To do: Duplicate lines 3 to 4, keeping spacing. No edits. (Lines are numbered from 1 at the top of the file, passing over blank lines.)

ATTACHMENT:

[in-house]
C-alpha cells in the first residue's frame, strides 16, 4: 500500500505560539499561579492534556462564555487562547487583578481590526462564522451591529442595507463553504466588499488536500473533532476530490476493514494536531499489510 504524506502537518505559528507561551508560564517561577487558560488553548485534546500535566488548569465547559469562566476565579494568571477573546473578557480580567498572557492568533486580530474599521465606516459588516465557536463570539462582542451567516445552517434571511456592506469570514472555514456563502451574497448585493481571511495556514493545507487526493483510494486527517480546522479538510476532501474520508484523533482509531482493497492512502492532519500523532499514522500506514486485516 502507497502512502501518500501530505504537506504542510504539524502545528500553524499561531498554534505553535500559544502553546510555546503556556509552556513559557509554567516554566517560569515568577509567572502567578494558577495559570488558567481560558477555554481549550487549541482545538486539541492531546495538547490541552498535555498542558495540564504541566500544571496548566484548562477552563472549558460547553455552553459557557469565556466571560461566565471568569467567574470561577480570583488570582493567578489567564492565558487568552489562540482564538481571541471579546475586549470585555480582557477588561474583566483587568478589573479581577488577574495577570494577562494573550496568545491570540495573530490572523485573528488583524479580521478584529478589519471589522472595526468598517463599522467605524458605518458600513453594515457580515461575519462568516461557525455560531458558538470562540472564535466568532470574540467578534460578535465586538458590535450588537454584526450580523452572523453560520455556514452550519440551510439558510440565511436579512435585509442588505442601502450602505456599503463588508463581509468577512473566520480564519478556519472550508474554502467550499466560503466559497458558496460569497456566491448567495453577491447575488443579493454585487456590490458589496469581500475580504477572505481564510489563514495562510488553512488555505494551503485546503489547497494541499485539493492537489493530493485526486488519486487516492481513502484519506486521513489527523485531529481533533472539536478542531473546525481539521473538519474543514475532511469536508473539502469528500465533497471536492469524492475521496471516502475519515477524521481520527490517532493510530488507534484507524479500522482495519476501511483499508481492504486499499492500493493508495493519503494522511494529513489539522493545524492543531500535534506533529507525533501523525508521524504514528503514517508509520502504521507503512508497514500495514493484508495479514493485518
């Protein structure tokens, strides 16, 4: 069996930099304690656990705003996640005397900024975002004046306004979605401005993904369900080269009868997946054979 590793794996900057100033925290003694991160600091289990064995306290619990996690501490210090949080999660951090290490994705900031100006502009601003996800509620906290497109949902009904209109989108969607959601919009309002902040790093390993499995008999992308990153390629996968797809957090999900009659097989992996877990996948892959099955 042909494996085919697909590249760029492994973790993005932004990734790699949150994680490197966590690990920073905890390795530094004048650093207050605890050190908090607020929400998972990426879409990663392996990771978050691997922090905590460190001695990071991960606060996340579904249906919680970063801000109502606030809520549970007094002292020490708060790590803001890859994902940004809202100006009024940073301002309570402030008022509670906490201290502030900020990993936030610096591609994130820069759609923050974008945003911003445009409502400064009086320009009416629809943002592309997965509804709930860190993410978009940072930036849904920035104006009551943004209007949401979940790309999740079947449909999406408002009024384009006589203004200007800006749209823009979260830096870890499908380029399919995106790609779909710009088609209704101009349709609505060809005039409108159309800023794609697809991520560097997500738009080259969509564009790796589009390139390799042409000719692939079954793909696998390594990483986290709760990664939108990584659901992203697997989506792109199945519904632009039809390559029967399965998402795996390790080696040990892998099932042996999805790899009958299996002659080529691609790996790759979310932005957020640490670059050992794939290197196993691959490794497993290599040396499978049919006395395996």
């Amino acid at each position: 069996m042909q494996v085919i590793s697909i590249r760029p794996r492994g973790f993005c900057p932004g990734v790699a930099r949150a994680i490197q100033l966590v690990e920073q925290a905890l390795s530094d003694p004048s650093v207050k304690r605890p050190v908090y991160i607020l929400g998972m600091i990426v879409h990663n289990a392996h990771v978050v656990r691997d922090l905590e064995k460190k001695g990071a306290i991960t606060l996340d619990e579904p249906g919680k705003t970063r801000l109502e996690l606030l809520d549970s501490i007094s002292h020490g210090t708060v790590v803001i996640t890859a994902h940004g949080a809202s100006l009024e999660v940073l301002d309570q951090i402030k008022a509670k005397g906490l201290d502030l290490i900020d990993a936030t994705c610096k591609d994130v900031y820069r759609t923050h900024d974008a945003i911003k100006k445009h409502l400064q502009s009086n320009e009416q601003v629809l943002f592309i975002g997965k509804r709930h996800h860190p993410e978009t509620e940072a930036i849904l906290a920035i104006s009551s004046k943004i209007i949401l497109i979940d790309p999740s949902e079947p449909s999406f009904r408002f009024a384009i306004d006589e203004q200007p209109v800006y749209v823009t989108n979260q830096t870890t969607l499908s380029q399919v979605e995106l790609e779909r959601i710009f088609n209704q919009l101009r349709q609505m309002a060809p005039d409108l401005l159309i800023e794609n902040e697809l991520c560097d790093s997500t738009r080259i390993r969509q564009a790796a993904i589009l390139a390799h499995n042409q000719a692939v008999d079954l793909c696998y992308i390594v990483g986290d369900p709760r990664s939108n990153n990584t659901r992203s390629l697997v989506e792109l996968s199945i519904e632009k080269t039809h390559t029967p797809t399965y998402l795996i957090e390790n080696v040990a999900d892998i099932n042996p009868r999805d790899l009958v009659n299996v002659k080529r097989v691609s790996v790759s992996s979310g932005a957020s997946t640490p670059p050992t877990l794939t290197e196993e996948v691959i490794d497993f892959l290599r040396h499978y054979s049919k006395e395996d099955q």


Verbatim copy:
């Protein structure tokens, strides 16, 4: 069996930099304690656990705003996640005397900024975002004046306004979605401005993904369900080269009868997946054979 590793794996900057100033925290003694991160600091289990064995306290619990996690501490210090949080999660951090290490994705900031100006502009601003996800509620906290497109949902009904209109989108969607959601919009309002902040790093390993499995008999992308990153390629996968797809957090999900009659097989992996877990996948892959099955 042909494996085919697909590249760029492994973790993005932004990734790699949150994680490197966590690990920073905890390795530094004048650093207050605890050190908090607020929400998972990426879409990663392996990771978050691997922090905590460190001695990071991960606060996340579904249906919680970063801000109502606030809520549970007094002292020490708060790590803001890859994902940004809202100006009024940073301002309570402030008022509670906490201290502030900020990993936030610096591609994130820069759609923050974008945003911003445009409502400064009086320009009416629809943002592309997965509804709930860190993410978009940072930036849904920035104006009551943004209007949401979940790309999740079947449909999406408002009024384009006589203004200007800006749209823009979260830096870890499908380029399919995106790609779909710009088609209704101009349709609505060809005039409108159309800023794609697809991520560097997500738009080259969509564009790796589009390139390799042409000719692939079954793909696998390594990483986290709760990664939108990584659901992203697997989506792109199945519904632009039809390559029967399965998402795996390790080696040990892998099932042996999805790899009958299996002659080529691609790996790759979310932005957020640490670059050992794939290197196993691959490794497993290599040396499978049919006395395996």
């Amino acid at each position: 069996m042909q494996v085919i590793s697909i590249r760029p794996r492994g973790f993005c900057p932004g990734v790699a930099r949150a994680i490197q100033l966590v690990e920073q925290a905890l390795s530094d003694p004048s650093v207050k304690r605890p050190v908090y991160i607020l929400g998972m600091i990426v879409h990663n289990a392996h990771v978050v656990r691997d922090l905590e064995k460190k001695g990071a306290i991960t606060l996340d619990e579904p249906g919680k705003t970063r801000l109502e996690l606030l809520d549970s501490i007094s002292h020490g210090t708060v790590v803001i996640t890859a994902h940004g949080a809202s100006l009024e999660v940073l301002d309570q951090i402030k008022a509670k005397g906490l201290d502030l290490i900020d990993a936030t994705c610096k591609d994130v900031y820069r759609t923050h900024d974008a945003i911003k100006k445009h409502l400064q502009s009086n320009e009416q601003v629809l943002f592309i975002g997965k509804r709930h996800h860190p993410e978009t509620e940072a930036i849904l906290a920035i104006s009551s004046k943004i209007i949401l497109i979940d790309p999740s949902e079947p449909s999406f009904r408002f009024a384009i306004d006589e203004q200007p209109v800006y749209v823009t989108n979260q830096t870890t969607l499908s380029q399919v979605e995106l790609e779909r959601i710009f088609n209704q919009l101009r349709q609505m309002a060809p005039d409108l401005l159309i800023e794609n902040e697809l991520c560097d790093s997500t738009r080259i390993r969509q564009a790796a993904i589009l390139a390799h499995n042409q000719a692939v008999d079954l793909c696998y992308i390594v990483g986290d369900p709760r990664s939108n990153n990584t659901r992203s390629l697997v989506e792109l996968s199945i519904e632009k080269t039809h390559t029967p797809t399965y998402l795996i957090e390790n080696v040990a999900d892998i099932n042996p009868r999805d790899l009958v009659n299996v002659k080529r097989v691609s790996v790759s992996s979310g932005a957020s997946t640490p670059p050992t877990l794939t290197e196993e996948v691959i490794d497993f892959l290599r040396h499978y054979s049919k006395e395996d099955q």